3) Political parties. When a party gets behind a claim, it moves it quickly to ‘on the wall.’ “[W]hen an entire political party gets behind a constitutional argument,” Balkin says, “almost by definition the position has become mainstream.” Needless to say the unity of the Republican Party makes this a lot easier.

4) Media. The media tends to reflect the political parties.  That is, if one party makes a claim, the media will treat it seriously. This is true for institutions like Fox News, but it’s also true for the media in general.  Journalistic conventions don’t allow the media to challenge these sorts of claims, when they are taken seriously by one (or both) of the parties. This has a tendency to reinforce the role of the parties.  (Balkin here parallels the arguments of media scholars – see for example Jay Rosen’s classic post detailing Daniel Hallin’s arguments, here.)

5) The Courts.  Once a position has become ‘reasonable,’ judges are willing to give them a hearing, and once lower courts, especially circuit courts, are willing to accept an argument, this lends respectability before the Supreme Court (not to mention beyond the judiciary).

Of course, if you were to look only at the choices of courts, or the Court, ideological splits would go a long way towards explaining those choices.  It’s true that the president, Congress, or the public have no formal ability to reverse decisions.  But judges care about what’s reasonable, they take things for granted, and they reconsider things they previously took for granted.

I do have one objection. Balkin’s argument largely avoids confusing democracy as a legitimation with democracy as an explanatory concept. But see here:

When establishment politicians — who, after all, have to stand for election and don’t want to be thought out-of-touch to their constituents — get behind a constitutional argument, they often help move it forward quickly.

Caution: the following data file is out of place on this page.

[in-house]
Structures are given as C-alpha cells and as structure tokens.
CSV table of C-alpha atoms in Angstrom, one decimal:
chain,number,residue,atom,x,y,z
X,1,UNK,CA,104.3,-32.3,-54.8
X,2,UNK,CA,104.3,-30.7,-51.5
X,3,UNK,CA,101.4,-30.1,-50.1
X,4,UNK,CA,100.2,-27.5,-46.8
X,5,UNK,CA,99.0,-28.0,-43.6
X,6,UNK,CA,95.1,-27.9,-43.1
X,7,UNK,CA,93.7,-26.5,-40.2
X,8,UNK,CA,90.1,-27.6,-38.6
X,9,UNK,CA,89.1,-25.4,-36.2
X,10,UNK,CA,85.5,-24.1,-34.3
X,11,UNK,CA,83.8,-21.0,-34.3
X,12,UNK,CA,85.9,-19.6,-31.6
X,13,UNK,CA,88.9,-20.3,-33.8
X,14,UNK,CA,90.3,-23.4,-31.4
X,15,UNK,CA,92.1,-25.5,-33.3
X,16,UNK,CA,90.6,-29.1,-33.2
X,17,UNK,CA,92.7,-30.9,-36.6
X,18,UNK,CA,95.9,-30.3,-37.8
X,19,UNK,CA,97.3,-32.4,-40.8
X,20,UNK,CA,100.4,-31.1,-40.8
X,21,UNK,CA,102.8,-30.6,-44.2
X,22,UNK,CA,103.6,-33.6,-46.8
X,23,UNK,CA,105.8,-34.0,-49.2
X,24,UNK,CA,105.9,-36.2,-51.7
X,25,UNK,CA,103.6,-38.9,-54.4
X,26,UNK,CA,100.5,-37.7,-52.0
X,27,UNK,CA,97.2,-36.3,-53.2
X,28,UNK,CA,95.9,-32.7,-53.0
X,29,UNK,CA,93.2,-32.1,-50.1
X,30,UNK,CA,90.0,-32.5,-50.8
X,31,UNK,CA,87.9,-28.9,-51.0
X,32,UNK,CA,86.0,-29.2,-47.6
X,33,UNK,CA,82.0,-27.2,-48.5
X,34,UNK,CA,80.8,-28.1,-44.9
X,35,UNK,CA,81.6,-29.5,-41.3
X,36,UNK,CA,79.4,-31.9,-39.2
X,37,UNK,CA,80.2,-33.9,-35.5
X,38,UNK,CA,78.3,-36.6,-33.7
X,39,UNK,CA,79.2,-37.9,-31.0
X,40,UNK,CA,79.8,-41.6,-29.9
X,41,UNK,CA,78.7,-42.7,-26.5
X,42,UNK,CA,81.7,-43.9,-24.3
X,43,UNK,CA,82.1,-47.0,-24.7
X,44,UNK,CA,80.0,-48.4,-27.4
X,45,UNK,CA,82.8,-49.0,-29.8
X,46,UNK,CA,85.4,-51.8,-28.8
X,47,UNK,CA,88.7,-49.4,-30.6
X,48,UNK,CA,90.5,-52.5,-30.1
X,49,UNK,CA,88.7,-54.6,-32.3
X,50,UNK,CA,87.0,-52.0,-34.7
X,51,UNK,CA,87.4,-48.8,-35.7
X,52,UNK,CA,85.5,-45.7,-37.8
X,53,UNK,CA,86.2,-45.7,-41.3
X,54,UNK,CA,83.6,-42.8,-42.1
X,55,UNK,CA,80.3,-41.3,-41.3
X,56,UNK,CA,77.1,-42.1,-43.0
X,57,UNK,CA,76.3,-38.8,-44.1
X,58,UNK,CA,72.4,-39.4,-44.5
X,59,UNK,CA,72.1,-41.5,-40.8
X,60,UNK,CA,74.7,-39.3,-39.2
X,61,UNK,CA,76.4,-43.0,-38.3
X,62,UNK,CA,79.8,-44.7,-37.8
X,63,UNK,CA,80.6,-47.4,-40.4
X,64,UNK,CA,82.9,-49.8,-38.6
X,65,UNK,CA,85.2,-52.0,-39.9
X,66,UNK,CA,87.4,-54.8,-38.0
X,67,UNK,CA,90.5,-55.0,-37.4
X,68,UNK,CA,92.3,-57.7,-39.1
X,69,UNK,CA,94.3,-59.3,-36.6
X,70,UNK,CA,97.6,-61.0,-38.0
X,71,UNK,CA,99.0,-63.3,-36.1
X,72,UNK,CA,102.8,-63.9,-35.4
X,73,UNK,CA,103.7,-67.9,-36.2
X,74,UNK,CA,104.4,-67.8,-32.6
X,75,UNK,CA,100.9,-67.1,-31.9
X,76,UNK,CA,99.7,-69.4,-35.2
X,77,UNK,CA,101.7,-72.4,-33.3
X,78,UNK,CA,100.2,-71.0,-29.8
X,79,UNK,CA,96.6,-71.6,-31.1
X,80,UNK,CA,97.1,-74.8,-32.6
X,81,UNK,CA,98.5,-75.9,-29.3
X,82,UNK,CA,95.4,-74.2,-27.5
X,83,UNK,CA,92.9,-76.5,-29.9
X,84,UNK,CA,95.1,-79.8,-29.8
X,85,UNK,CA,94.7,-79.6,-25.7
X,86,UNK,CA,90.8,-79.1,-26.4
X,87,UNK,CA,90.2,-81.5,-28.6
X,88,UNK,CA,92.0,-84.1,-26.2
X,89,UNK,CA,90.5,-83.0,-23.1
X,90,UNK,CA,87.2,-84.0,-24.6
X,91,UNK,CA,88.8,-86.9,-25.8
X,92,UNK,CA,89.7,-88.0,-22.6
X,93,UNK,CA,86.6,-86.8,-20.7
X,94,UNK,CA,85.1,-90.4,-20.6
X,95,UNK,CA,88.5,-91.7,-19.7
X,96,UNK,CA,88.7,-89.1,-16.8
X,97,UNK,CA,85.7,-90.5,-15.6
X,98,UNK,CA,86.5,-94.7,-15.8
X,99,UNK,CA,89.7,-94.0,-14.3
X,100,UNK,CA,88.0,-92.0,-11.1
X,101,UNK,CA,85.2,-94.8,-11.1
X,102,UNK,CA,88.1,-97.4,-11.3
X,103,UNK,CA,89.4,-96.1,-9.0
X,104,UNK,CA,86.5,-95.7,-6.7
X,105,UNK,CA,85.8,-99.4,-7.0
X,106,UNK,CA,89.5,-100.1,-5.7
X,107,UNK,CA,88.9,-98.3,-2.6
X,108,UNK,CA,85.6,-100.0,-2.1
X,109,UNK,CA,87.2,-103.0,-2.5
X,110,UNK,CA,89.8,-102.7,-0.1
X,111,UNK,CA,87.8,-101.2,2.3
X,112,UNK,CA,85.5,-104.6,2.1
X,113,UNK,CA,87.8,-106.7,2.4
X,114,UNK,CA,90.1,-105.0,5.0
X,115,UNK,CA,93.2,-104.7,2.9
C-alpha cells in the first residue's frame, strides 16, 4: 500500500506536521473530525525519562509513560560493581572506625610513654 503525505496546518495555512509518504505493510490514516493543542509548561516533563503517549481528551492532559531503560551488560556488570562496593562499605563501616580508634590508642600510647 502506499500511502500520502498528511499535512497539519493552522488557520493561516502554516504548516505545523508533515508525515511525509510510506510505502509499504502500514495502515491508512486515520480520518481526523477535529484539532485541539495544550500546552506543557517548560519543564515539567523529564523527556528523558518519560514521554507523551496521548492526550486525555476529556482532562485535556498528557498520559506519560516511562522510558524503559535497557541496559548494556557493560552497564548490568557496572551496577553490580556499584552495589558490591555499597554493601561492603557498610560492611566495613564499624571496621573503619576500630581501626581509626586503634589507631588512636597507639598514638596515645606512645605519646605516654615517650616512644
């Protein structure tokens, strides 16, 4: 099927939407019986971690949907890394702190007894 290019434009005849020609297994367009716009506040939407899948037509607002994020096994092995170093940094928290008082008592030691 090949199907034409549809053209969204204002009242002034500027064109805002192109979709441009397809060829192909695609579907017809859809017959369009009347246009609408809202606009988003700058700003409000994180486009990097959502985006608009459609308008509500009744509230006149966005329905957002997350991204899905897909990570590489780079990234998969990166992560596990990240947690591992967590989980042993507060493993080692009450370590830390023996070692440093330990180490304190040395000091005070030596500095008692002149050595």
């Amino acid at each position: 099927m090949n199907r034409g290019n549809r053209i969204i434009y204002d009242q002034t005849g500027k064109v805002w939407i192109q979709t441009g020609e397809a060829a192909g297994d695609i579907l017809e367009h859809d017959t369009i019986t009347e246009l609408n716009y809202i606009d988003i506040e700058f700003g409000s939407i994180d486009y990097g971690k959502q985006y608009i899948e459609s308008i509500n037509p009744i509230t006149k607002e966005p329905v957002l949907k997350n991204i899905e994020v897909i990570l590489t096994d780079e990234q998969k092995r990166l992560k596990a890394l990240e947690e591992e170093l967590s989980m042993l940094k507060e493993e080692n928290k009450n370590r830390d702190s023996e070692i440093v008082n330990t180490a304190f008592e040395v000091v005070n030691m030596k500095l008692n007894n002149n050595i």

The problem here is that there is plenty of reason to think that politicians aren’t driven by such concerns.  There are often large gaps between public opinion and policy, both foreign and domestic.  The Republican Party has demonstrated that marching away from the center doesn’t automatically lead to electoral defeat.  Reasonableness is an elite phenomenon.  The belief that one can infer popular beliefs from institutional outcomes (i.e. ‘democratic efficiency’) is generally false.

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Written by David Kaib

June 13, 2012 at 1:17 pm

2 Responses

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  1. […] of politics obscures this. This episode is as good an illustration of the problem of the idea of democratic efficiency as one could hope […]

  2. […] disagreement, while things which are not supported by elites in either party are treated as ‘off the wall.’ (Read Jay Rosen‘s definitive explanation of this, drawing from Daniel Hallin’s great […]